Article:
Cav1.3

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Calcium channel, voltage-dependent, L type, alpha 1D subunit
Protein CACNA1D PDB 2be6.png
PDB rendering based on 2be6.
Available structures
PDB Ortholog search: PDBe, RCSB
Identifiers
Symbols CACNA1D ; CACH3; CACN4; CACNL1A2; CCHL1A2; Cav1.3; PASNA; SANDD
External IDs OMIM114206 MGI88293 HomoloGene578 IUPHAR: 530 ChEMBL: 4138 GeneCards: CACNA1D Gene
RNA expression pattern
PBB GE CACNA1D 210108 at tn.png
PBB GE CACNA1D 207998 s at tn.png
More reference expression data
Orthologs
Species Human Mouse
Entrez 776 12289
Ensembl ENSG00000157388 ENSMUSG00000015968
UniProt Q01668 Q99246
RefSeq (mRNA) NM_000720 NM_001083616
RefSeq (protein) NP_000711 NP_001077085
Location (UCSC) Chr 3:
53.53 – 53.85 Mb
Chr 14:
30.04 – 30.49 Mb
PubMed search [1] [2]

Calcium channel, voltage-dependent, L type, alpha 1D subunit (also known as Cav1.3) is a protein that in humans is encoded by the CACNA1D gene.[1] Cav1.3 channels belong to the Cav1 family, which form L-type calcium currents and are sensitive to selective inhibition by dihydropyridines (DHP).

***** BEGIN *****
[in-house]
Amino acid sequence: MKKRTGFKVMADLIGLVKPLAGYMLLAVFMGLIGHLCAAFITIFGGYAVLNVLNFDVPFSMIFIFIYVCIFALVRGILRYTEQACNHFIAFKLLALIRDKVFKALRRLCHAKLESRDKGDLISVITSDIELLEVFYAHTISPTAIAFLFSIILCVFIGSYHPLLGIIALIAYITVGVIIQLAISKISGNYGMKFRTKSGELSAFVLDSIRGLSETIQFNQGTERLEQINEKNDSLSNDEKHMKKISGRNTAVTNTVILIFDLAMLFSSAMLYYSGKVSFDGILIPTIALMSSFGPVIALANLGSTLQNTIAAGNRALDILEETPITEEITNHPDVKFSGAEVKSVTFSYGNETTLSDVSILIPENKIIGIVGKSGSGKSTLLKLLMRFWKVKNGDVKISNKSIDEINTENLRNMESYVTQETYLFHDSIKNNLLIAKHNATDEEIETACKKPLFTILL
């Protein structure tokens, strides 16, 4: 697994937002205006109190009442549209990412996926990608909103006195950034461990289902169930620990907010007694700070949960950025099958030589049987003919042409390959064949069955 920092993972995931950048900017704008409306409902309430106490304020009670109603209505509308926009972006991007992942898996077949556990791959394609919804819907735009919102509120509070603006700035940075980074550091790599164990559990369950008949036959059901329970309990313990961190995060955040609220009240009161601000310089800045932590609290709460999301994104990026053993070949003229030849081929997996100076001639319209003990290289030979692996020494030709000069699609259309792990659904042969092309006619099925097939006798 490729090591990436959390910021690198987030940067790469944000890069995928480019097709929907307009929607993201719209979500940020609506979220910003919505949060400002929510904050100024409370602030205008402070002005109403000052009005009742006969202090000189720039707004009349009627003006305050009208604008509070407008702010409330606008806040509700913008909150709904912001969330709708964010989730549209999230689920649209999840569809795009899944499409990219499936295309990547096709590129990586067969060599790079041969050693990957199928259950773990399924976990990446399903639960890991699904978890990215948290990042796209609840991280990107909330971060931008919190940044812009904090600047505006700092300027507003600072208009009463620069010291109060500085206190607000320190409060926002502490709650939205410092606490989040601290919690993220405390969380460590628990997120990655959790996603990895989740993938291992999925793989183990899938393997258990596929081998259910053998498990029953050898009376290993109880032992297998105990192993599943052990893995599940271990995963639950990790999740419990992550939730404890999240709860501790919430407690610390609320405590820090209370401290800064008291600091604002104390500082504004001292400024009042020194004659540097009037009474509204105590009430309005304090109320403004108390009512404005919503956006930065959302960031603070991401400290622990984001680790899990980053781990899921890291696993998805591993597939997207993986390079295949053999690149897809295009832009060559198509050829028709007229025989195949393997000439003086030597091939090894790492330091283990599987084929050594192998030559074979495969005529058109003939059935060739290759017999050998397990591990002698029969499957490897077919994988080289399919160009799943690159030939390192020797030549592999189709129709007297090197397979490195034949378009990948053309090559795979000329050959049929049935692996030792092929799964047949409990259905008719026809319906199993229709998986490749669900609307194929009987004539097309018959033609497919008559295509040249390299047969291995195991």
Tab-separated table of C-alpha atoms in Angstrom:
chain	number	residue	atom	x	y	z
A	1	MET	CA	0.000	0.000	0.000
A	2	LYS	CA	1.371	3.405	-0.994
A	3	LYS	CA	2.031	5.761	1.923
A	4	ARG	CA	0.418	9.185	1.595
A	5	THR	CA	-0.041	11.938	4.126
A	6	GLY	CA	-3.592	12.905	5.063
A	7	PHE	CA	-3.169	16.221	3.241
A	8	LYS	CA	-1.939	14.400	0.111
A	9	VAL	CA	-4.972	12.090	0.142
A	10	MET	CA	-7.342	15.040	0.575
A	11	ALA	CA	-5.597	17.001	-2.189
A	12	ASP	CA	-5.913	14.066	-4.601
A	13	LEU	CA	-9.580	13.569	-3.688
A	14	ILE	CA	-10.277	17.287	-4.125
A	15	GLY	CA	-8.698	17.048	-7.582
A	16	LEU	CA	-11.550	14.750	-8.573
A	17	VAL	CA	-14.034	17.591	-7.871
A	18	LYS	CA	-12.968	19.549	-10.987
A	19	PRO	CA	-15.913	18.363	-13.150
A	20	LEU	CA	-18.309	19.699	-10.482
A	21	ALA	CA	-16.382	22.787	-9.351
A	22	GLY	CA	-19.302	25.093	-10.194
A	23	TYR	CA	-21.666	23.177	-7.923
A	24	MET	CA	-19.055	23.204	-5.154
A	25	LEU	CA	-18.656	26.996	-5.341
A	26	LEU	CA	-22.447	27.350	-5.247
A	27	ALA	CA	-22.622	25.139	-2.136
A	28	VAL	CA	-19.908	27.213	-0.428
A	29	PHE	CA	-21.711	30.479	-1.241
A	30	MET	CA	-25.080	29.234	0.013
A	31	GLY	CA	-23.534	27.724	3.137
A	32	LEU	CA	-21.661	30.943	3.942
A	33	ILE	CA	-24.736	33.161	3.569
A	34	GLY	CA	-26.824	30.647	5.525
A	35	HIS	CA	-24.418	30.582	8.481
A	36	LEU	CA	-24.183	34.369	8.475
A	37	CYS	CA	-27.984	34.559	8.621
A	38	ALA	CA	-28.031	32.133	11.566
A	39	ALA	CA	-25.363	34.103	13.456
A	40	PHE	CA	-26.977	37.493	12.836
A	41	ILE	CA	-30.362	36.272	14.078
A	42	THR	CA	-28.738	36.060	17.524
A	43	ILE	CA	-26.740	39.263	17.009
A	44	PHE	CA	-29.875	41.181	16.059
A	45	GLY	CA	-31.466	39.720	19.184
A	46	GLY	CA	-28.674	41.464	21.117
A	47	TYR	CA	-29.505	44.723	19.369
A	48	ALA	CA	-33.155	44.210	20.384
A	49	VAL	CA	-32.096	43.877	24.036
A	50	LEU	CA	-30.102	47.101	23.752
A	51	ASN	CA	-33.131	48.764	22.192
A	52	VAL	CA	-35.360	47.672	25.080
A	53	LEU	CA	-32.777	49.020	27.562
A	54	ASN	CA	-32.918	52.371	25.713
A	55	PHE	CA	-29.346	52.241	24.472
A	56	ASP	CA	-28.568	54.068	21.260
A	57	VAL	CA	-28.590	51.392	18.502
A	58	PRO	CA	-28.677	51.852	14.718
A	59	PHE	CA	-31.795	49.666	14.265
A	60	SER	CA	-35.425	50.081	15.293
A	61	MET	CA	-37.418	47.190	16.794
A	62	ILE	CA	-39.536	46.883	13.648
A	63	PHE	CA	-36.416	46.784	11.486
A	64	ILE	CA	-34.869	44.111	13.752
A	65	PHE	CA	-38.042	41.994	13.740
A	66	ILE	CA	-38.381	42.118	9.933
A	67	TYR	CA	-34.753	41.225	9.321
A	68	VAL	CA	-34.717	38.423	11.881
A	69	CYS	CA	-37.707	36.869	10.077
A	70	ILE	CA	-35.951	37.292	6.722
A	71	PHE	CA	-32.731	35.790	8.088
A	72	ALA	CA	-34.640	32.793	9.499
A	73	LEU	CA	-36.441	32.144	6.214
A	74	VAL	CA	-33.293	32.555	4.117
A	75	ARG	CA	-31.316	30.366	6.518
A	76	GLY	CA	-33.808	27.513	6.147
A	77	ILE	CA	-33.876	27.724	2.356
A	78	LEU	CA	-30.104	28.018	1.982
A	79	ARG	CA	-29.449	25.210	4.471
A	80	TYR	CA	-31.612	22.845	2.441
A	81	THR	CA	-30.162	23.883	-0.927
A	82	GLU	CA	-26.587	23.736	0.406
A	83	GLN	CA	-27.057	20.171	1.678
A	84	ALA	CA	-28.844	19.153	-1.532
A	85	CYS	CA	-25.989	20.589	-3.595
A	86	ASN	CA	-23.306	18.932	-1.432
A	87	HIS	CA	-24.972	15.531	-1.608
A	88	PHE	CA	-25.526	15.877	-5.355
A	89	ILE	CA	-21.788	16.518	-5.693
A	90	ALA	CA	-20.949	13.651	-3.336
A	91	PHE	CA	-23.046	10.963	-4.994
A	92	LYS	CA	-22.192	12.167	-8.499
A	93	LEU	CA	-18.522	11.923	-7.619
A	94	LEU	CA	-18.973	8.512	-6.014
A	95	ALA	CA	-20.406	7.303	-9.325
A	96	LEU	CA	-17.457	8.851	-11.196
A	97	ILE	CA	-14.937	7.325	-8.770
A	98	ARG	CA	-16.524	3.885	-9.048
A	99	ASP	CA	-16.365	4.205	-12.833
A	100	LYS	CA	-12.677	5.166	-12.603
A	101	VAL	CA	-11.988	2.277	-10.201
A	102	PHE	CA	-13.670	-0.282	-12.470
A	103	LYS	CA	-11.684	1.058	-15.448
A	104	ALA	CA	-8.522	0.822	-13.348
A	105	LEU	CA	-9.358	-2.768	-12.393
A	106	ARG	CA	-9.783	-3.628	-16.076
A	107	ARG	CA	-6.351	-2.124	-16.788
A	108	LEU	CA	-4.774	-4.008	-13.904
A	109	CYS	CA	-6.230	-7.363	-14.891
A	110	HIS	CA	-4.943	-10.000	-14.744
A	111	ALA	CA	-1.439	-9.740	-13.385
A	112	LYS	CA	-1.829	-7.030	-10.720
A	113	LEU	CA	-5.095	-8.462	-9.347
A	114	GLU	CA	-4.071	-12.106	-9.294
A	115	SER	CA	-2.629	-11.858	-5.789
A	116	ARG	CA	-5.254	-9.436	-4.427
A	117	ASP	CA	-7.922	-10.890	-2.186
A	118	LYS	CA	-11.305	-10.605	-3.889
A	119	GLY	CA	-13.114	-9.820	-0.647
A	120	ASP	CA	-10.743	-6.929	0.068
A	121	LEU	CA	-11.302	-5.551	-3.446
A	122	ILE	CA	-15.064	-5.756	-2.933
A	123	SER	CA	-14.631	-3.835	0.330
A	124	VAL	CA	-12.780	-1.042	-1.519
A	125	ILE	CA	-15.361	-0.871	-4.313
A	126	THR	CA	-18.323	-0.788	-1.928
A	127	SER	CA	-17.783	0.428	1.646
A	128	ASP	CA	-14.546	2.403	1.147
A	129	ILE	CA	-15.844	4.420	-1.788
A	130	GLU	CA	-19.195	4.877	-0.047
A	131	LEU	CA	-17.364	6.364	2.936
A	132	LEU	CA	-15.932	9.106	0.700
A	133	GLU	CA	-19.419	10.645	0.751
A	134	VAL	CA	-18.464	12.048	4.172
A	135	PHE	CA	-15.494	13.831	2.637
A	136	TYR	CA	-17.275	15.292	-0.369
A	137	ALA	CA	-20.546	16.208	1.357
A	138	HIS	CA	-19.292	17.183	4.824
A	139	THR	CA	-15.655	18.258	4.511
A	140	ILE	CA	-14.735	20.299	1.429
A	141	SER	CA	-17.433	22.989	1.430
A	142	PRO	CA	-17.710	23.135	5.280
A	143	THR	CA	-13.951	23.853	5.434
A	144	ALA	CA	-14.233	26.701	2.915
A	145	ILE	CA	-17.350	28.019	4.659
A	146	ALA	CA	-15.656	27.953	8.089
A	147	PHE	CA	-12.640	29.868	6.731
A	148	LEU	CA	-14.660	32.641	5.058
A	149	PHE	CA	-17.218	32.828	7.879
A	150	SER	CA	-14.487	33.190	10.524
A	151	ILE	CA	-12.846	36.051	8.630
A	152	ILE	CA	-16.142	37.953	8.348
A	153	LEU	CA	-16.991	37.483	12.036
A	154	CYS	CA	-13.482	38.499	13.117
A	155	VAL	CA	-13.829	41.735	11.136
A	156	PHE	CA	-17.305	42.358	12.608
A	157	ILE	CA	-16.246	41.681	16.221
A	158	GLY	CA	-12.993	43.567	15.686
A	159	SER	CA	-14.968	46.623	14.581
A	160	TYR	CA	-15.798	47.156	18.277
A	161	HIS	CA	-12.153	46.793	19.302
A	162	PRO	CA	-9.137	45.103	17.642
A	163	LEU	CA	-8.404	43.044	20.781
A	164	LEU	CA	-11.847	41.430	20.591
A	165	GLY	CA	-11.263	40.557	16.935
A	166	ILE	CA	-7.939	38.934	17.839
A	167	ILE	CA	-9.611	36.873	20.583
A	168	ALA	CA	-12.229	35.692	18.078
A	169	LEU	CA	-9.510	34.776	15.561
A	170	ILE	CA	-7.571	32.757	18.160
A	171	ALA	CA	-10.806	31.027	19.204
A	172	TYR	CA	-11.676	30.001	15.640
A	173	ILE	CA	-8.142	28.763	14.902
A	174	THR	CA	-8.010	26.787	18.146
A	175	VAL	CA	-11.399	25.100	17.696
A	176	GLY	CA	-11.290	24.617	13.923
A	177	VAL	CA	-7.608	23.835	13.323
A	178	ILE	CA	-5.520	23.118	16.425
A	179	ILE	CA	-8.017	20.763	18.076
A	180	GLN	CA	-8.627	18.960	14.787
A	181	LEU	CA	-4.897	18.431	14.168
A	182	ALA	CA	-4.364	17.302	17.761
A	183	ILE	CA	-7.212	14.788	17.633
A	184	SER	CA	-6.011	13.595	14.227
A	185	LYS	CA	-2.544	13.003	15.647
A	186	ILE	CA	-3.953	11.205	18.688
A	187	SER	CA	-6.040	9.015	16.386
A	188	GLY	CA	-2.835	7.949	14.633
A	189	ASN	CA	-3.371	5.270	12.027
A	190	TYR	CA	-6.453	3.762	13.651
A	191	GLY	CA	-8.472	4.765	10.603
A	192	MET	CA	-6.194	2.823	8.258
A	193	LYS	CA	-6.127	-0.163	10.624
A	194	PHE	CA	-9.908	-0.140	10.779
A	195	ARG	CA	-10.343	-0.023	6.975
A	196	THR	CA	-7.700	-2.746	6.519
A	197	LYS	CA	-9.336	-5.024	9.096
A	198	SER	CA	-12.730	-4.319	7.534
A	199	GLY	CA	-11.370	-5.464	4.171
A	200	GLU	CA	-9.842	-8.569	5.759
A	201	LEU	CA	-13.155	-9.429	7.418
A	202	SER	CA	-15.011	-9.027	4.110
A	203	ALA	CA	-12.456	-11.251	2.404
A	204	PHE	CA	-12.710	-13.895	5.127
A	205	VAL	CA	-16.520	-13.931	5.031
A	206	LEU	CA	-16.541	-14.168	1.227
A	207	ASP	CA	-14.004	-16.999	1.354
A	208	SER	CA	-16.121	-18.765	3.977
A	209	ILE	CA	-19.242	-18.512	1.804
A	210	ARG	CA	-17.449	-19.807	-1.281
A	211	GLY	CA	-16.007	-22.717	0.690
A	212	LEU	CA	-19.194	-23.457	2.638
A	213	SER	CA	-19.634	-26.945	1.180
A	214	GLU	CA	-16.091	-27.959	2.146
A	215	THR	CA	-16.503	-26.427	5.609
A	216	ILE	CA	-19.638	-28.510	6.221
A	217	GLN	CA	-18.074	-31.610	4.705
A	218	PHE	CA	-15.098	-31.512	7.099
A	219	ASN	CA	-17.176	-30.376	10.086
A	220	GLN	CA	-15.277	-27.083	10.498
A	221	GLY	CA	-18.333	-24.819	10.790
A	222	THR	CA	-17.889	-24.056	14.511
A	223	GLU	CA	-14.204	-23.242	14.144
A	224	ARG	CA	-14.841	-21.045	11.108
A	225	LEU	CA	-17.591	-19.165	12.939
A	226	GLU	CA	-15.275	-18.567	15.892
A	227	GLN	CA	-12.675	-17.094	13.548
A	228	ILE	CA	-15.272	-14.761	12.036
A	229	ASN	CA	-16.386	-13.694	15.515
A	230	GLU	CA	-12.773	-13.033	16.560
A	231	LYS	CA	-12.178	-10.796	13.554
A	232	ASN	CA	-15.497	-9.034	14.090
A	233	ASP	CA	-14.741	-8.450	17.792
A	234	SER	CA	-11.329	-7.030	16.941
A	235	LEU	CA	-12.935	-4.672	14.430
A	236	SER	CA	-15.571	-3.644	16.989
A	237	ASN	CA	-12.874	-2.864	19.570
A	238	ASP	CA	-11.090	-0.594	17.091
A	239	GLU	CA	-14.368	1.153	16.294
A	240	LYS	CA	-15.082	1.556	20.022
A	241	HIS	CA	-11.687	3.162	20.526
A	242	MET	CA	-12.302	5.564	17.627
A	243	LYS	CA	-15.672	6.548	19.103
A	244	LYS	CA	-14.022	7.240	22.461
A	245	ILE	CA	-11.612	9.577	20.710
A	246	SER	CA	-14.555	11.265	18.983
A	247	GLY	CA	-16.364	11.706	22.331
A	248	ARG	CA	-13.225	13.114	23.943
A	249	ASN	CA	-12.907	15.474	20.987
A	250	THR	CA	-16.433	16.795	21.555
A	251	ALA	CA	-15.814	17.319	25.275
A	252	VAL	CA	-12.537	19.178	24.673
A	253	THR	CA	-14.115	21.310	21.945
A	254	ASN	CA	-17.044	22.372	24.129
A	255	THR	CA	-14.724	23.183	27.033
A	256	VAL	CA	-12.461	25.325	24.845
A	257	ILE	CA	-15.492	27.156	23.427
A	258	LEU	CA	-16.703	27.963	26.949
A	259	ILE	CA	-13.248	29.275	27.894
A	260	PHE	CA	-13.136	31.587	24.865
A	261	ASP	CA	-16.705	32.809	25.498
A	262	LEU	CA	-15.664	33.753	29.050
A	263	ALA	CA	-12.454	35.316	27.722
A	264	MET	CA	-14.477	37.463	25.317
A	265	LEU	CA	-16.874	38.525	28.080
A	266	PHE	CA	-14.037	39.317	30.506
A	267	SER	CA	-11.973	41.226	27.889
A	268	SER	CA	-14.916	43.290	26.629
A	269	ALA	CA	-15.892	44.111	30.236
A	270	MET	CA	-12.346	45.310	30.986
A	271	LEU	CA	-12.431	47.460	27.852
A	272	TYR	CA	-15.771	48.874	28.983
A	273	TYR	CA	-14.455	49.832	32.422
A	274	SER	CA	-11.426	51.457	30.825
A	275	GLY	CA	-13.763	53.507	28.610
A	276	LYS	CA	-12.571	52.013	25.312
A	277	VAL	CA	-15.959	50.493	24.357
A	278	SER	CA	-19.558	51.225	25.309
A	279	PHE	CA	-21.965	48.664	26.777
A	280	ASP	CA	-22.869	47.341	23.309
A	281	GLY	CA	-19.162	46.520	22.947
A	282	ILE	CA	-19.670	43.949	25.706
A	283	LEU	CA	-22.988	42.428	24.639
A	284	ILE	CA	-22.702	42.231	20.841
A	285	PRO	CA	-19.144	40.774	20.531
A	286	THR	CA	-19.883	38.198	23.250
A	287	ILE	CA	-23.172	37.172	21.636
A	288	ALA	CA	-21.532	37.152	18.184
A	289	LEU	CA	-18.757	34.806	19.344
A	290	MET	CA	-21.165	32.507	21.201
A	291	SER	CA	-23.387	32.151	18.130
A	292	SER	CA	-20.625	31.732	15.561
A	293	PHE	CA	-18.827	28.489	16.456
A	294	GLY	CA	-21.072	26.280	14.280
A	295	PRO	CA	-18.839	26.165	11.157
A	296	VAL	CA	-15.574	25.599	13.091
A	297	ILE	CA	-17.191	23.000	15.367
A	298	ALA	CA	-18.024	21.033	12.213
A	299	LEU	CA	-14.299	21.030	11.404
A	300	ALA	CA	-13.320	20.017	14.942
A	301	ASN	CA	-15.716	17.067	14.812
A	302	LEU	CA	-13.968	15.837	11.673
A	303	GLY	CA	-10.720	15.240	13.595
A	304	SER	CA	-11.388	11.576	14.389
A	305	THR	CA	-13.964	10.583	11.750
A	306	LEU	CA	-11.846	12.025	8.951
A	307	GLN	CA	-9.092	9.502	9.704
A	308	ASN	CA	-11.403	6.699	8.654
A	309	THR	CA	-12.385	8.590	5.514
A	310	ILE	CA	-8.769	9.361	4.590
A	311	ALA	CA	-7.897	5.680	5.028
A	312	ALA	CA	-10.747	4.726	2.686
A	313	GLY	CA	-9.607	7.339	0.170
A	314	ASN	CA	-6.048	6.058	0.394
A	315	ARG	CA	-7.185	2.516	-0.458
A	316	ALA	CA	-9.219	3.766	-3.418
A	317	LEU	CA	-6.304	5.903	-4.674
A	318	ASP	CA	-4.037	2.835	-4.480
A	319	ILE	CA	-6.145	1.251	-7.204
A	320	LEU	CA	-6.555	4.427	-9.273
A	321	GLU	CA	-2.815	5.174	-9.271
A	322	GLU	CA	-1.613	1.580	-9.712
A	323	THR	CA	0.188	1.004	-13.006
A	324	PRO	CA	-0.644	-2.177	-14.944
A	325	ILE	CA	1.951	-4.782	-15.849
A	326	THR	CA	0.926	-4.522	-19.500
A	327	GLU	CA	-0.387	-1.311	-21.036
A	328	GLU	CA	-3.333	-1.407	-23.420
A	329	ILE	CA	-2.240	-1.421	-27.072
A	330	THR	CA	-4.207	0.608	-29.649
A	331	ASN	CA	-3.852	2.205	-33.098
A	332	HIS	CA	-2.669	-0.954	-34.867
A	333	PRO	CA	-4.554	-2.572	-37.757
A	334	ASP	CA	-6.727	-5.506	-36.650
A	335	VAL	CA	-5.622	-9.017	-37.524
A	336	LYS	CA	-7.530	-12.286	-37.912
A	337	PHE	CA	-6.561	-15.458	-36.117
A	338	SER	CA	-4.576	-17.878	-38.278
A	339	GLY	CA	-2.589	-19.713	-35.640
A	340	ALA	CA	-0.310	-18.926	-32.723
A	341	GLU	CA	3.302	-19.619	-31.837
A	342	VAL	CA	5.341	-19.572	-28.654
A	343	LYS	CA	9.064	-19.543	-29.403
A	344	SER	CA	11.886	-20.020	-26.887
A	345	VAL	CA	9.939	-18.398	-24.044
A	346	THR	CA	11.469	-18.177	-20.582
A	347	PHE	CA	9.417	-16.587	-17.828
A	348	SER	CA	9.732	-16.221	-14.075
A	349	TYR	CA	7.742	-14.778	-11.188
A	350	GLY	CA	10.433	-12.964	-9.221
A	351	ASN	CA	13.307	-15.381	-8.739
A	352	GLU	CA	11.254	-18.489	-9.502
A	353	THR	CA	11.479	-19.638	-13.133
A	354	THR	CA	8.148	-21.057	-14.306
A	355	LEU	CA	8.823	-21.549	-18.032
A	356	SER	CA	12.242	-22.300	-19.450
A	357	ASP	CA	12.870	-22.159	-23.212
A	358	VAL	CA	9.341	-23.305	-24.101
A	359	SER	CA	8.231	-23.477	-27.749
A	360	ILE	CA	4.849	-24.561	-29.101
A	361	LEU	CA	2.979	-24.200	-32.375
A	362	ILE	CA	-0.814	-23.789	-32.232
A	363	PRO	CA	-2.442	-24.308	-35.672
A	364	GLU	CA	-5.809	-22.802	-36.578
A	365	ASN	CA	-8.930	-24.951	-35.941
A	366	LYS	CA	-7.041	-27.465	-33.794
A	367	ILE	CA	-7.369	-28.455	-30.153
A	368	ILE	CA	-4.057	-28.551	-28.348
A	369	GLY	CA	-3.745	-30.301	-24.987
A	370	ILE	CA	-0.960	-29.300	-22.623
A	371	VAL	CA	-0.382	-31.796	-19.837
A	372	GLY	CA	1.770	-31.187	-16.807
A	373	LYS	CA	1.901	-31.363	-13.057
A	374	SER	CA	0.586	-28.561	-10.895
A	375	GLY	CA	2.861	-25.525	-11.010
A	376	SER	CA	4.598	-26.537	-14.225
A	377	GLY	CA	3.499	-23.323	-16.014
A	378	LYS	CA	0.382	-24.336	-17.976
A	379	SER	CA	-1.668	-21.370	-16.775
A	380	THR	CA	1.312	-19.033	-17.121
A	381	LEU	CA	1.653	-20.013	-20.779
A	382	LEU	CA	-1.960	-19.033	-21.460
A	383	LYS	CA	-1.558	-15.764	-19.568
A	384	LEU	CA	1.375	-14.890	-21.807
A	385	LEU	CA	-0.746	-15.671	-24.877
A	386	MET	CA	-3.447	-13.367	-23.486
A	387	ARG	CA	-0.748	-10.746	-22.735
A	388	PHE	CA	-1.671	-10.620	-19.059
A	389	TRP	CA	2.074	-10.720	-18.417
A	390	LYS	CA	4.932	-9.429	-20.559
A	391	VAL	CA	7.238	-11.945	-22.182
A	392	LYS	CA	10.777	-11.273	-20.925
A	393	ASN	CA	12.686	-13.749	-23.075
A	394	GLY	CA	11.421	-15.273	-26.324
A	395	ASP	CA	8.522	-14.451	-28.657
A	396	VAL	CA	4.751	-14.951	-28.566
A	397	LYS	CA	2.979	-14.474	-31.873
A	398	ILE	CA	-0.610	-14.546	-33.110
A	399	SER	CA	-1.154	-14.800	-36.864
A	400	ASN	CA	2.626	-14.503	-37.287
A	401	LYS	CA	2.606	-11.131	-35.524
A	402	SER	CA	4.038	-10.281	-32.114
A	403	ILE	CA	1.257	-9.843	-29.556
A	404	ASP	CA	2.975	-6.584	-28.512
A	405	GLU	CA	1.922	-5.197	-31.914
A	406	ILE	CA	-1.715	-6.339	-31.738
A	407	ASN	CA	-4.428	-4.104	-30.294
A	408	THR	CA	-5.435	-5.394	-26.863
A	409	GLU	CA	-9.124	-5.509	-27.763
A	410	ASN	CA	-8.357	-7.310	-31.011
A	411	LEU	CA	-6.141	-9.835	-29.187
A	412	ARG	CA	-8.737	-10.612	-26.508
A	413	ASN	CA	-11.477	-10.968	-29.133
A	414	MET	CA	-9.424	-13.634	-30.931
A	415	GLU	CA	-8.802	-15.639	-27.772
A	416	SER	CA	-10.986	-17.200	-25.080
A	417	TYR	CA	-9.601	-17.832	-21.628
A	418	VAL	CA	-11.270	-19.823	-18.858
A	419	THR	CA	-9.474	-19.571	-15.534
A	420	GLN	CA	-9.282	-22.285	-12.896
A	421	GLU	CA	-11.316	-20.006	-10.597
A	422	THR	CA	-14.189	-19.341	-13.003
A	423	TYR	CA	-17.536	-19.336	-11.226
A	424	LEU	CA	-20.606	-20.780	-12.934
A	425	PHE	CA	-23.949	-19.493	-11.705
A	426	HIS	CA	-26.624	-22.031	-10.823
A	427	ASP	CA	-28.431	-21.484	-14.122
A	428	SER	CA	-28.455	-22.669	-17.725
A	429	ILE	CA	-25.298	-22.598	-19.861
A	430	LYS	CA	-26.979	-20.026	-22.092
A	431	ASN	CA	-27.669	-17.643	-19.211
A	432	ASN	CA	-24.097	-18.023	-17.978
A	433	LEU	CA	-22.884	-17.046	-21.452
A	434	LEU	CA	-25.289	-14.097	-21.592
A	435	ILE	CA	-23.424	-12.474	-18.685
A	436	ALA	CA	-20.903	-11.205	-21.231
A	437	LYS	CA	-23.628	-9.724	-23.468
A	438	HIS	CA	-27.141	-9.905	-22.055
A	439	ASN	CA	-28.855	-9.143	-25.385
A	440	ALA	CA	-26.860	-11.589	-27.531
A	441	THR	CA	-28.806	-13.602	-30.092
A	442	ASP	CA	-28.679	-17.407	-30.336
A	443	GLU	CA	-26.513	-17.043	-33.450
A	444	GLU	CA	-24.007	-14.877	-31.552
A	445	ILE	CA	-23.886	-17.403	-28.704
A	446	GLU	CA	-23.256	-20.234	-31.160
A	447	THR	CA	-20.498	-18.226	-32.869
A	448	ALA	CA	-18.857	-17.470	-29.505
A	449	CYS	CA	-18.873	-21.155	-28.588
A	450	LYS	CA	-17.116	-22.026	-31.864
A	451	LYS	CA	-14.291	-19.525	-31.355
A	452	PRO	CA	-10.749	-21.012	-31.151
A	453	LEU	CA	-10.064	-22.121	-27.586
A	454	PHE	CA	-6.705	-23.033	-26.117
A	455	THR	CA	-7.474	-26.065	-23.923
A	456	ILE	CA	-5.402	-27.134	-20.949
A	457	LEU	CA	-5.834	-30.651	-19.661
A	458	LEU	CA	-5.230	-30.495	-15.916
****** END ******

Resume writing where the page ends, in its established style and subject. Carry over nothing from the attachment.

Structure and function[edit]

Schematic representation of the alpha subunit of VDCCs showing the four homologous domains, each with six transmembrane subunits. P-loops are highlighted red, S4 subunits are marked with a plus indicative of positive charge.

Voltage-dependent calcium channels (VDCC) are selectively permeable to calcium ions, mediating the movement of these ions in and out of excitable cells. At resting potential, these channels are closed, but when the membrane potential is depolarised these channels open. The influx of calcium ions into the cell can initiate a myriad of calcium-dependent processes including muscle contraction, gene expression, and secretion. Calcium-dependent processes can be halted by lowering intracellular calcium levels, which, for example, can be accomplished by calcium pumps.[2]